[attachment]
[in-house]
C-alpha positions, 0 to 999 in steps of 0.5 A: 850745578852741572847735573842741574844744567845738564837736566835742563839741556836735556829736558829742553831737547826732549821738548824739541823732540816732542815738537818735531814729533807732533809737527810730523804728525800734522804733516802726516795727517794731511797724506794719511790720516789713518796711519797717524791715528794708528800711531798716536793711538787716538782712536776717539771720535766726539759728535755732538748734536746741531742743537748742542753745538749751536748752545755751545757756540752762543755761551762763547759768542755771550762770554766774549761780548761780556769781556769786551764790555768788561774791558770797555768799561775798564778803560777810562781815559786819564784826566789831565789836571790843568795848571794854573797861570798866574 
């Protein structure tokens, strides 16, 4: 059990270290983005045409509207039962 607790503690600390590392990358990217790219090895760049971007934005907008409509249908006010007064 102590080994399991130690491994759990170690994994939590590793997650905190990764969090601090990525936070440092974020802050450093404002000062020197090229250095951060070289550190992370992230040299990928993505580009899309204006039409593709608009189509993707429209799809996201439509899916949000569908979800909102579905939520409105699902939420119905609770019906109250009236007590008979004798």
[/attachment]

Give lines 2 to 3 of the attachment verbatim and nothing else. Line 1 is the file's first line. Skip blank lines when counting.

C-alpha positions, 0 to 999 in steps of 0.5 A: 850745578852741572847735573842741574844744567845738564837736566835742563839741556836735556829736558829742553831737547826732549821738548824739541823732540816732542815738537818735531814729533807732533809737527810730523804728525800734522804733516802726516795727517794731511797724506794719511790720516789713518796711519797717524791715528794708528800711531798716536793711538787716538782712536776717539771720535766726539759728535755732538748734536746741531742743537748742542753745538749751536748752545755751545757756540752762543755761551762763547759768542755771550762770554766774549761780548761780556769781556769786551764790555768788561774791558770797555768799561775798564778803560777810562781815559786819564784826566789831565789836571790843568795848571794854573797861570798866574 
């Protein structure tokens, strides 16, 4: 059990270290983005045409509207039962 607790503690600390590392990358990217790219090895760049971007934005907008409509249908006010007064 102590080994399991130690491994759990170690994994939590590793997650905190990764969090601090990525936070440092974020802050450093404002000062020197090229250095951060070289550190992370992230040299990928993505580009899309204006039409593709608009189509993707429209799809996201439509899916949000569908979800909102579905939520409105699902939420119905609770019906109250009236007590008979004798």